Land of Scoundrels
Land of Scoundrels (Russian: Страна негодяев, Strana Negodyayev) is a poem by Russian poet Sergei Yesenin completed in 1923. It depicts a conflict between a freedom-loving anarchist rebel named Nomakh (anagram alluding to Nestor Makhno) and Bolshevik commissar Rassvetov, who dreams of forcefully modernized Russia. Yesenin was moved to writing the poem after bitter contemplations on Russian rebellion in drama Pugachev. Other motifs include his reflections on the nature of business-driven modern United States, visited by Yesenin around the time of the poem composition.
After the publication the poem was seen as a critique of Soviet rule. Its contents could be interpreted as an apology of peasant (or "anarchist") rebellion or casting of Bolshevik order as an artificial one, imposed on the people by non-Russian commissars. Following the Land of Scoundrels Yesenin went on to bitter Moscow of Taverns finished next year and even tried to provide repentance of sorts by publication of Russia of Soviets compilation in 1925.
Contemporary commentators agree that questions posed by Yesenin in the poem more than eighty years ago still have immediate bearing for today's Russia: to what extent the Russian people is responsible for the current state of affairs, whether the end of the old regime was brought by peasants' love for freedom or was imposed by foreign influences, and to whom belongs the country's future.
The action takes place in the Ural region in 1919. The main protagonist is gangster Nomakh who is shown as a romantic rebel and anarchist hating "those getting fat on Marx". In past he held revolutionary ideas in hopes of liberation of mankind, these aspirations (in their peasant interpretation) were close to Yesenin himself. In the poem Nomakh expresses many of own Yesenin's deep thoughts on love for rebellion and hatred for the unnatural and 'un-Russian' order imposed on Russia by Bolshevik commissars. His adversary Rassvetov (from Russian "rassvet", the raise of new day) is a commissar and his portrait is bleak and schematic comparing to character of Nomakh. Aside from their juxtaposition, one character trait unifying both Nomakh and Rassvetov is their unscrupulousness. Nomakh talks of many gangs multiplying in Russia and of growing ranks of disillusioned rebels ready to kill and plunder. He is full of disregard and contempt to "sheep for whom the shepherd is nurturing knives". This is matched by Rassvetov's amorality who before the revolution participated in gold trading stings on Klondike and whose paramount aim is his own survival. Rassvetov is convinced that fraud is acceptable as a mean to redistribute wealth from rich to poor. He dreams of a "steel enema for the whole of Russia" that will transform and modernize the country.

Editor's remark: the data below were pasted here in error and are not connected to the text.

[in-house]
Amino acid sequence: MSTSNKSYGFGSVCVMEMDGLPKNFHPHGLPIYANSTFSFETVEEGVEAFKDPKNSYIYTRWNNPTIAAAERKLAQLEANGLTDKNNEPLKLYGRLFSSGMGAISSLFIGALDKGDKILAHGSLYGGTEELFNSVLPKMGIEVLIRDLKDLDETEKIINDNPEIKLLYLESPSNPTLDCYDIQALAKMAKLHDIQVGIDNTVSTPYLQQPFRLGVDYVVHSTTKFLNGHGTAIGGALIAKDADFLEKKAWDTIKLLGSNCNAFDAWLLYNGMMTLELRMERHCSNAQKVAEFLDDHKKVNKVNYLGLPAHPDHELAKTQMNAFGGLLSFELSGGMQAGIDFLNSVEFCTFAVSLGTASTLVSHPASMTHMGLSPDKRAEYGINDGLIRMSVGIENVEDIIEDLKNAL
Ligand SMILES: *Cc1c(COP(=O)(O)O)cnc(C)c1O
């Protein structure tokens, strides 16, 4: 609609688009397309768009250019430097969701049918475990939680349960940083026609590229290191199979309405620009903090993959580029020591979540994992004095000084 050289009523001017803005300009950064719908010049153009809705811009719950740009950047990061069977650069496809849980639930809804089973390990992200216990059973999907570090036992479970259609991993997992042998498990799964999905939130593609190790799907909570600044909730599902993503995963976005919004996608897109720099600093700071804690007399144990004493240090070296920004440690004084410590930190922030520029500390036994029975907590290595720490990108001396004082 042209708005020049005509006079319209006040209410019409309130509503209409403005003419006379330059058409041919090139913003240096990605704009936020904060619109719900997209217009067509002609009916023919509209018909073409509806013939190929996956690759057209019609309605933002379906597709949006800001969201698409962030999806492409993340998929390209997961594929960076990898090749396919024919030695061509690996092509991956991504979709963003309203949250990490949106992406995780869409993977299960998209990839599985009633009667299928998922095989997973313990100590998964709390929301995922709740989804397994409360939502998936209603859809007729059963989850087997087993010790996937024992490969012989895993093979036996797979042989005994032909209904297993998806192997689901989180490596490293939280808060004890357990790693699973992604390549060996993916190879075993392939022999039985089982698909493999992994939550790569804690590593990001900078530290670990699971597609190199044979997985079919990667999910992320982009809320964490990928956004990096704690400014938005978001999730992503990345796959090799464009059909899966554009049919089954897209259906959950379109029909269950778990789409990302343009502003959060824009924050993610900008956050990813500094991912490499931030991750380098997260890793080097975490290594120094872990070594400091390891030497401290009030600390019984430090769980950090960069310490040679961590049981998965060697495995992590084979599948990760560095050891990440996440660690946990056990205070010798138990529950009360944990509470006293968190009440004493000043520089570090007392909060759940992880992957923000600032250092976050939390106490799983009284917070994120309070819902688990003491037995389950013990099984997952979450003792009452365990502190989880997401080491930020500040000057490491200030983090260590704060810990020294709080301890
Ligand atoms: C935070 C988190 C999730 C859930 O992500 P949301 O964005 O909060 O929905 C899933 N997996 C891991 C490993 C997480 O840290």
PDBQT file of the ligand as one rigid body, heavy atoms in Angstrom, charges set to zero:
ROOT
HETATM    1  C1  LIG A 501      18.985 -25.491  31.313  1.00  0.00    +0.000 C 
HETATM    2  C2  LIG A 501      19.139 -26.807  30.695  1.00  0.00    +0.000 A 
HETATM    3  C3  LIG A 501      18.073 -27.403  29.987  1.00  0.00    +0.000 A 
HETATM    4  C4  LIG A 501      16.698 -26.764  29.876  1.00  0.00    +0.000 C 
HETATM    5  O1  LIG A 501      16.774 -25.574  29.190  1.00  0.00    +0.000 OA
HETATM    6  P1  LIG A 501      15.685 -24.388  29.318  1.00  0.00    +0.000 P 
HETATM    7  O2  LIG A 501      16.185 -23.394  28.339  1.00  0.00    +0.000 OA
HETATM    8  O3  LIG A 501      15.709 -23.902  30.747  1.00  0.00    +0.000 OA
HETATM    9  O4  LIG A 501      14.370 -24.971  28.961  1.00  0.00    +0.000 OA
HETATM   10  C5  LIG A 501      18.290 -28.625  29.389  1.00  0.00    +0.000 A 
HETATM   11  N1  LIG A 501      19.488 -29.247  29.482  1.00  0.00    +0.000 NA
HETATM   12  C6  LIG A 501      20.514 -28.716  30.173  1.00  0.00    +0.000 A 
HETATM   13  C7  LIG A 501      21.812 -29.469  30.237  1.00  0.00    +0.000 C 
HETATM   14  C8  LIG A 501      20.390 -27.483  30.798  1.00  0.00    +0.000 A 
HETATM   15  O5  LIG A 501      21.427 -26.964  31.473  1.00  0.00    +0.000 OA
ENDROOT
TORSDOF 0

Nomakh mounts a successful raid on a train passing Ural line. The poem opens with former factory worker Zamarashkin (from Russian "Zamarashka" - puny, albeit likable, squalid person) standing guard near the rail line. He is confronted by irate commissar Chekistov (made-up name meaning literally "Cheka man") who engages in a long diatribe telling of his contempt for Russians being lazy, insensitive and brutal savages. Zamarashkin retorts that Chekistov's real name is Leibman and even despite the fact he arrived to Russia from Weimar he really should belong to some shtetl in the Mogilev area. When Chekistov leaves Nomakh appears: he knows Zamarashkin personally and suggests that the latter should join the band. Zamarashkin refuses, so the gangsters tie him with rope then take control over the rail semaphores, which allows them to stop the train. Rassvetov is on the train with gold cargo and along with other commissars (named Charin and Lobok) engaged in conversation on the future "americanized" Russia, suggesting that the present republic "is a bluff". Nomakh raids the train, plundering the gold and blowing up the engine. Following the raid the pursuit after Nomakh begins: it is headed by Rassvetov and the best bet is enlisting the detective, Chinese communist Litza Hun. Litza Hun tracks Nomakh to an underground tavern where former white officers, now drunkards, are smoking opium in nostalgic dreams of the lost glory of Imperial Russia. Nomakh and another gangster named Barsuk (Russian for Badger) show contempt to their sentiments for times past. Nomakh (followed by Litza Hun) heads to Kiev where the detective tries to arrest him. In the final part of the poem Chekistov discovers that Nomakh has outwitted the detective and has disappeared. Nomakh hides behind the Peter the Great portrait on the wall and (probably symbolically) surveys the scene through Peter's eyes. One of the possible interpretations  is that Yesenin is undecided whether the future belongs to anarchist rebel Nomakh (who emerges as a victor) or to cynical Rassvetov; however the point is made that likes of Chekistov, Litza Hun, along with featureless commissars Charin and Lobok, or drunk white officers, are clear losers.